Wednesday, August 17, 2016

Six Paclitaxel Tips for Breast Cancer Gals

If you've already endured four cycles of epirubicin ("The red devil"--it turns your pee red, or rather neon-popsicle orange) and its sidekick, the equally devilish cyclophosphamide, you may feel teary and sleepless upon arriving for your first of twelve weekly doses of Paclitaxel (aka Taxol in the USA). But my experience has relieved me. Paclitaxel's no picnic, but does not cause the completely flattening effects of the first cycle of chemo. I felt sleepy, because of the stuff they add to prevent an allergic reaction, but had no other side effects besides a slightly flushed face. I'm not back to my usual energy levels, but can imagine returning to ballet and tap classes now.

Six tips for Paclitaxel:

(1)You won't feel that bad during the treatment, but toward the end you'll start to feel drowsy. A friend who had been through the whole 12 weeks of Paclitaxel called that phase of treatment "The sleepy time." Some women go comatose. Why? Apart from the obvious, that chemo wears you out? They give you an anti-allergenic whose side effect is . . .you guessed it . . .fatigue.

(2) Which is why every site dealing with Paclitaxel advises you "not to operate heavy machinery." I never do. Even when I don't have cancer.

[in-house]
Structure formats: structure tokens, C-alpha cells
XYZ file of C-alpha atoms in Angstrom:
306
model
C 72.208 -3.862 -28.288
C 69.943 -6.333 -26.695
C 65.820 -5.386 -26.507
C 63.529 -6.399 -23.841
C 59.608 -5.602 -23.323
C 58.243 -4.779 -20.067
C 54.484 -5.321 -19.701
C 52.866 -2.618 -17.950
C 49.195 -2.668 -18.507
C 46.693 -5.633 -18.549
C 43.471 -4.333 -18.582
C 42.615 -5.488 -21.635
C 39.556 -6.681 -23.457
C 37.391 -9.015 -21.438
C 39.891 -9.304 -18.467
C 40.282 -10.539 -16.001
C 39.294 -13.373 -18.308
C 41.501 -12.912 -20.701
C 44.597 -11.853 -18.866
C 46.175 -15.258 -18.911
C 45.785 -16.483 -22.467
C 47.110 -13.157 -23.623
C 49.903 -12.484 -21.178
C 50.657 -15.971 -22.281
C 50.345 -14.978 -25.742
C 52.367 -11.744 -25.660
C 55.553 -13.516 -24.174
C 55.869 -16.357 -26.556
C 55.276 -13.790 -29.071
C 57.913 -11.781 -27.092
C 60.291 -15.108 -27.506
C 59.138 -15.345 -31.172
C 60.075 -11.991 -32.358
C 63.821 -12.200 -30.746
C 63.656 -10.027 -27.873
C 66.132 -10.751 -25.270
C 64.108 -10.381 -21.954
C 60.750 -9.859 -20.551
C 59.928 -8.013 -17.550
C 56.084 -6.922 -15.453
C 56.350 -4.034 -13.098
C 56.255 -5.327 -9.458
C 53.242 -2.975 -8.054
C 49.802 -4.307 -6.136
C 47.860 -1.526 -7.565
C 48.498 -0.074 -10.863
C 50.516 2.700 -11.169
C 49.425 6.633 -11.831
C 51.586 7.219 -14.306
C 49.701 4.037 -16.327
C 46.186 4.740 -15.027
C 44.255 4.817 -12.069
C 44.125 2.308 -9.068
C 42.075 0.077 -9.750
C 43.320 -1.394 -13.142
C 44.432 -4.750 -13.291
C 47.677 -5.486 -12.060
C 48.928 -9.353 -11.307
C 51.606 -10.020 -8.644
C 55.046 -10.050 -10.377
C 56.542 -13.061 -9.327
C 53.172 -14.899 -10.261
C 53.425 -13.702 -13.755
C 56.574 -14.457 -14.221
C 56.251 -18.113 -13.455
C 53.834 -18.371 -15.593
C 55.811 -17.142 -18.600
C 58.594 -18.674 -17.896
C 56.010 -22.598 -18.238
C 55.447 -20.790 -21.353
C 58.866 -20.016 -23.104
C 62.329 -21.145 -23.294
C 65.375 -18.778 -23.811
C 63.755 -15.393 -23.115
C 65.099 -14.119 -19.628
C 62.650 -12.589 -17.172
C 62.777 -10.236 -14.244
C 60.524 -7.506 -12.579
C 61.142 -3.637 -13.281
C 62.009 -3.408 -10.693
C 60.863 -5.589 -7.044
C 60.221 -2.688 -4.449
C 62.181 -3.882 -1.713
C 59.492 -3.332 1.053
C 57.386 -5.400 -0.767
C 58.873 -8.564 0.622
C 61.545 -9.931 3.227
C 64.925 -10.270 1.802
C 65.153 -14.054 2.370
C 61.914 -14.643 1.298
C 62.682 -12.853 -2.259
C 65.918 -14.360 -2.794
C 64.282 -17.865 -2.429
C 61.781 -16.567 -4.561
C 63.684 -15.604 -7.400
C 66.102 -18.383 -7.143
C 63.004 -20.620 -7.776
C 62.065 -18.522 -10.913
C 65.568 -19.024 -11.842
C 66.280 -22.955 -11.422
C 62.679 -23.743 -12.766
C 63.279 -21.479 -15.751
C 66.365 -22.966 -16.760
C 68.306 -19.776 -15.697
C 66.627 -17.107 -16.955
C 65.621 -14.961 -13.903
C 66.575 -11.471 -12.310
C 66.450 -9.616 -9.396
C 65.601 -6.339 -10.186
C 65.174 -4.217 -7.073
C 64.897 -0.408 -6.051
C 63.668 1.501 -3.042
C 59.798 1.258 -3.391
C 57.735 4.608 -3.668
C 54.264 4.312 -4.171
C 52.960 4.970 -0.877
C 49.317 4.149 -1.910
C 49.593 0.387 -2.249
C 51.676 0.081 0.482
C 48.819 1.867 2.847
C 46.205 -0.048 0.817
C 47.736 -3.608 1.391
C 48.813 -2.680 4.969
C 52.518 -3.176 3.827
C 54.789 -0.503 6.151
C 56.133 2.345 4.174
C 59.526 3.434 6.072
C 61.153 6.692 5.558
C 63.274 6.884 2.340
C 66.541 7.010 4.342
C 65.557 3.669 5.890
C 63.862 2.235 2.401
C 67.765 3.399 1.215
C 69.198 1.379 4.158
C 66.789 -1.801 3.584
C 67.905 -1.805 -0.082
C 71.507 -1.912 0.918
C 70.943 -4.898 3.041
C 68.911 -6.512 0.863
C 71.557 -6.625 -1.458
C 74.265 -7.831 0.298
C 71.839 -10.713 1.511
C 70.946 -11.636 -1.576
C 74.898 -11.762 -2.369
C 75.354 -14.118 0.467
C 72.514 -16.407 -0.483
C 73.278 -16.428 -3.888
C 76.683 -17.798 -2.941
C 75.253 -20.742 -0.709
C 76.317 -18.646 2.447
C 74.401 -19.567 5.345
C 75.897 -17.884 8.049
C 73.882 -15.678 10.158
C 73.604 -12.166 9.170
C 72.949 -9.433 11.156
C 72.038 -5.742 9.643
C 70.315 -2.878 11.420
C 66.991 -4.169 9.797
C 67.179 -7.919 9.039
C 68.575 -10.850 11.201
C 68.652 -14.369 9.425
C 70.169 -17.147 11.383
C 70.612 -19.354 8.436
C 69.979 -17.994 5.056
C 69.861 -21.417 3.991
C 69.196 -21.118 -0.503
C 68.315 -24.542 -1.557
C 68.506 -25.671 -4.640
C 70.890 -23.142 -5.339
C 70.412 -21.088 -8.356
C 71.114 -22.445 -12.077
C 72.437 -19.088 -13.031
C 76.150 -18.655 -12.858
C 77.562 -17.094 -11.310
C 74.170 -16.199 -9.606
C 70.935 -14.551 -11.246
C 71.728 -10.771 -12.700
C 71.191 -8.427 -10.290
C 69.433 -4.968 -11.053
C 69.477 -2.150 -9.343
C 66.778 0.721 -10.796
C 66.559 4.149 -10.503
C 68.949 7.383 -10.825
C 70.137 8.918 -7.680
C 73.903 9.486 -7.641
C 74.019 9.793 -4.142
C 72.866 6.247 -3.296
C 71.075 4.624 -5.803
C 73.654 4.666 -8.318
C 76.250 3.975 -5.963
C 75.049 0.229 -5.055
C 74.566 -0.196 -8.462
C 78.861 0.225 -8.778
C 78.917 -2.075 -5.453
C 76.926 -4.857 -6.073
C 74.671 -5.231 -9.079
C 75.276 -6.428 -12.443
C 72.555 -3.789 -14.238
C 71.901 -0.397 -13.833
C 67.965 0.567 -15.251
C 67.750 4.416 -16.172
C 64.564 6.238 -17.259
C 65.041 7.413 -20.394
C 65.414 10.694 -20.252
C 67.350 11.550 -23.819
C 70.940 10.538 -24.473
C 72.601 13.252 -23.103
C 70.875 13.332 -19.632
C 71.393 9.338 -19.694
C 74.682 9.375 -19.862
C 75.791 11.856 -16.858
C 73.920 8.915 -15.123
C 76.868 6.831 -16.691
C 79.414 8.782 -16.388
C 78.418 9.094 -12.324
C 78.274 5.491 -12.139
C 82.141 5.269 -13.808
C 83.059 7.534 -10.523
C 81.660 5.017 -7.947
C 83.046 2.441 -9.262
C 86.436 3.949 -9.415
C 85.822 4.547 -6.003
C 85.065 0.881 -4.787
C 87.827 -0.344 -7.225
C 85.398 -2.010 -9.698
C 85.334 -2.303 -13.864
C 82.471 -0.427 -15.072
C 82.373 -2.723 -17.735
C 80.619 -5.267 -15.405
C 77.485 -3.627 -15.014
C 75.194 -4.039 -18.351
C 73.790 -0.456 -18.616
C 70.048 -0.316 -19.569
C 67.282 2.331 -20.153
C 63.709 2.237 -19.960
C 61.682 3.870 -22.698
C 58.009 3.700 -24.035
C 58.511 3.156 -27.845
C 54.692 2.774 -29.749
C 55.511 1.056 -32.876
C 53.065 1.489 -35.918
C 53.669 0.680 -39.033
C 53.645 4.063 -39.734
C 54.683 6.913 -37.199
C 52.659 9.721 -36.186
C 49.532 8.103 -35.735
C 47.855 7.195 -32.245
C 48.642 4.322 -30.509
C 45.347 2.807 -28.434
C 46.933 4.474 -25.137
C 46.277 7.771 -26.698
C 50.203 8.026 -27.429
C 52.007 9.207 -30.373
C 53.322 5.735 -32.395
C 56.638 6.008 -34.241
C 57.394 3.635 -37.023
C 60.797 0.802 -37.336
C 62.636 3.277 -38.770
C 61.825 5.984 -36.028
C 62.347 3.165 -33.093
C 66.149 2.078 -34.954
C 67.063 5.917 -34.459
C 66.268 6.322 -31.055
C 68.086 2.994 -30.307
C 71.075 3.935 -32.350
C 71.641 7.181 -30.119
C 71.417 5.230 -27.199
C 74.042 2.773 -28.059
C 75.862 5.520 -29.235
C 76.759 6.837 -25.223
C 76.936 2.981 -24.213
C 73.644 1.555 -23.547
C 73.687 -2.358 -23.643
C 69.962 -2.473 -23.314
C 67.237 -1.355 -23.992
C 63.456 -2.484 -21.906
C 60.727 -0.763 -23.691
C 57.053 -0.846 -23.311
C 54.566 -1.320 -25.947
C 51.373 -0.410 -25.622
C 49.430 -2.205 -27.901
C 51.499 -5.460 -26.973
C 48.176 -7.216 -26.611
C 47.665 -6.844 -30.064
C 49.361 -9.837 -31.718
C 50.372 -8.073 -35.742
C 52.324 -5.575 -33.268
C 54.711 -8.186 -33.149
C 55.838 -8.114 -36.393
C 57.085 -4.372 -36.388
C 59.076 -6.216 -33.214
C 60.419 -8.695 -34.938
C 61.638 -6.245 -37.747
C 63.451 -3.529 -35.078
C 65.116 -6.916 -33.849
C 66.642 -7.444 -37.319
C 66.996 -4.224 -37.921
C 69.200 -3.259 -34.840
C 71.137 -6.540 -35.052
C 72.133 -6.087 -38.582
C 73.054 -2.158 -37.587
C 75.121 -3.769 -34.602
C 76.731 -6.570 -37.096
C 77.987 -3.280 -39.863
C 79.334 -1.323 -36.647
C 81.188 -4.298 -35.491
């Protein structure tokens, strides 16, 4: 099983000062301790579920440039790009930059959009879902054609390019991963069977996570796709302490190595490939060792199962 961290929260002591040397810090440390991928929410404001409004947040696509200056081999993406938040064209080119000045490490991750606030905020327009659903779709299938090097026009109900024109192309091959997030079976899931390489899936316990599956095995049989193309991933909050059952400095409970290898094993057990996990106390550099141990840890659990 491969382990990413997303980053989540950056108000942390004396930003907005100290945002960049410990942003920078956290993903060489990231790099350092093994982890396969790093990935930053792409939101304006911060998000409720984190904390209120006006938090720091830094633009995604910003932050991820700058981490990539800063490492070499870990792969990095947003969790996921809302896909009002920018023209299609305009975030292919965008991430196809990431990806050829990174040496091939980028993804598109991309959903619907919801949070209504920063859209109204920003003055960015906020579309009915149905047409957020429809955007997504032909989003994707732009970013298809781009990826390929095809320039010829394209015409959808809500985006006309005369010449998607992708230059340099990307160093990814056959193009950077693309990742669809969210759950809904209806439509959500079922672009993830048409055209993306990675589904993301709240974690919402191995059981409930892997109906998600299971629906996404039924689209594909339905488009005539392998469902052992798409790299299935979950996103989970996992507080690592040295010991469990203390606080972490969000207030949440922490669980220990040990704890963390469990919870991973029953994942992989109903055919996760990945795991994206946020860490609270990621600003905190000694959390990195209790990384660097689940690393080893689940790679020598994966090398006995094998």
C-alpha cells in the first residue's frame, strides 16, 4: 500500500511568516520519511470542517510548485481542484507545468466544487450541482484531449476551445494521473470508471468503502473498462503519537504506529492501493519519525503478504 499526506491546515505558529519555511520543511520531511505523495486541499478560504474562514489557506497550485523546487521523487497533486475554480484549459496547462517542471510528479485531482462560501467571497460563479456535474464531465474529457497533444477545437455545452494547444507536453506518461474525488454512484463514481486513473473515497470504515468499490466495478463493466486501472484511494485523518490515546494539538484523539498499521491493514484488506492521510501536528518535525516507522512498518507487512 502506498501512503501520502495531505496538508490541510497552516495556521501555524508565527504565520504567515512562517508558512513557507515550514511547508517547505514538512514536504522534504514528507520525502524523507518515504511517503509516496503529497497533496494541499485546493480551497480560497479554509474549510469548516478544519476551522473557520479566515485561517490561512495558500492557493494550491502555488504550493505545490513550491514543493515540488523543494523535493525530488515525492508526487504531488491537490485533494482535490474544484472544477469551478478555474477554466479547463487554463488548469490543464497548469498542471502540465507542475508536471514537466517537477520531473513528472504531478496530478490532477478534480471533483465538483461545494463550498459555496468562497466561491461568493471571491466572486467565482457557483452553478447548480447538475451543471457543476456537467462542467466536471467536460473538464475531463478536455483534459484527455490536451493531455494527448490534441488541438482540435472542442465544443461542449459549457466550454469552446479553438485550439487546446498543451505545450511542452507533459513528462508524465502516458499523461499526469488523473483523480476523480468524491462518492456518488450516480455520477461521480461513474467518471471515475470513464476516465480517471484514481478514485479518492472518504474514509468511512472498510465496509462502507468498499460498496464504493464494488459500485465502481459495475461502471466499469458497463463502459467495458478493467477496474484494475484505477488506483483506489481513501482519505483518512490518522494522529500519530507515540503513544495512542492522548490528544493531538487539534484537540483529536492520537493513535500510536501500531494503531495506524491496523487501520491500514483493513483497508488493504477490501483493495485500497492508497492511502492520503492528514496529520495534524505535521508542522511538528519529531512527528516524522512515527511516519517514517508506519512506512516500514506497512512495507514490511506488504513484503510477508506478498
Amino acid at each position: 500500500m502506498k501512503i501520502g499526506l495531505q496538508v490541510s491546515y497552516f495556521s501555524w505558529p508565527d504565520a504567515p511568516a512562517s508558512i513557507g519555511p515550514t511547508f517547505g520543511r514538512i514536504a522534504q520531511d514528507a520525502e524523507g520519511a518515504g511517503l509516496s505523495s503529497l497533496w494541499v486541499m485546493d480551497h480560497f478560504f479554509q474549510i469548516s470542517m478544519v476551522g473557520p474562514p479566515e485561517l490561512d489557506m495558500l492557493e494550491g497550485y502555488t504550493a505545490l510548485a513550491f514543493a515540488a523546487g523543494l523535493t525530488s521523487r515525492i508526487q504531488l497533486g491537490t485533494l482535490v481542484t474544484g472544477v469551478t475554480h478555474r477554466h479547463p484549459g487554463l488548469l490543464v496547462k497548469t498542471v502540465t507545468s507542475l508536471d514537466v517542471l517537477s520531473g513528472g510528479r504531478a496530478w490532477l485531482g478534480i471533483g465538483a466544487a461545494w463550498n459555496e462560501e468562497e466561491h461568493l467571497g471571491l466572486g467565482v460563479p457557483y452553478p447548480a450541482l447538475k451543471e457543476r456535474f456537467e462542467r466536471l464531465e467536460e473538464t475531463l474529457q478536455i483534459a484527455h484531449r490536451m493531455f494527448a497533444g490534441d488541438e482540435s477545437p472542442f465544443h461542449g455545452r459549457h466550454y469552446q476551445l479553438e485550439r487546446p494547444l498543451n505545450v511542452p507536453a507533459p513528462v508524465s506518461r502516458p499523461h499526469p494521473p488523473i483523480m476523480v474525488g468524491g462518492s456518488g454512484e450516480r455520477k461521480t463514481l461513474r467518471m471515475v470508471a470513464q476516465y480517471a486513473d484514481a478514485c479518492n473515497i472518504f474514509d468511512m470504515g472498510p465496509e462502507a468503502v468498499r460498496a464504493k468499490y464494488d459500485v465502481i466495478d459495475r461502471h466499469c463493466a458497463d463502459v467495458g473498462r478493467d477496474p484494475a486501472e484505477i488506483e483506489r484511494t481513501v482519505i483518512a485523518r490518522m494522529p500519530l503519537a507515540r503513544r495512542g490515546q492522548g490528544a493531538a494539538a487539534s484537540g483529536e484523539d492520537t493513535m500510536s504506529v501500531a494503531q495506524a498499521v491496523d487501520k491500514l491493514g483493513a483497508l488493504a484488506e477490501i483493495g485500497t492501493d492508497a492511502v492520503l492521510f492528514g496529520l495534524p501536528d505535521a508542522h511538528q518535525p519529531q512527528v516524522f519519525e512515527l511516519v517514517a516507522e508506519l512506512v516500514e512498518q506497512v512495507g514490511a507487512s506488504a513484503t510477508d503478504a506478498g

(3) The facial flush and forgetfulness will still be there. But you're used to those by now, right?

(4) Seems like the worst side effects--the extreme fatigue, the body or bone aches, come a few days after the treatment. Just when you were feeling fine after the epi-and-cylo. But you still don't feel quite as bad.

(5) Some websites tell you not to drink coffee. But my doctor says coffee is okay. Since coffee would be much harder for me to give up than red wine, I'm drinking my morning coffee. With sugar, too. 

(6) Ice packs on your hands and feet help prevent neuropathy (numbness in the hands and feet). Bring along thick socks to wear on your feet. The nurses usually provide the cold packs. When your fingers start to burn with the cold, take them out for a few moments. If you can tolerate at least 20 minutes (I did 40, with a break in between) you may avoid the numbness.

P.S. Except around the brain, of course . . . .

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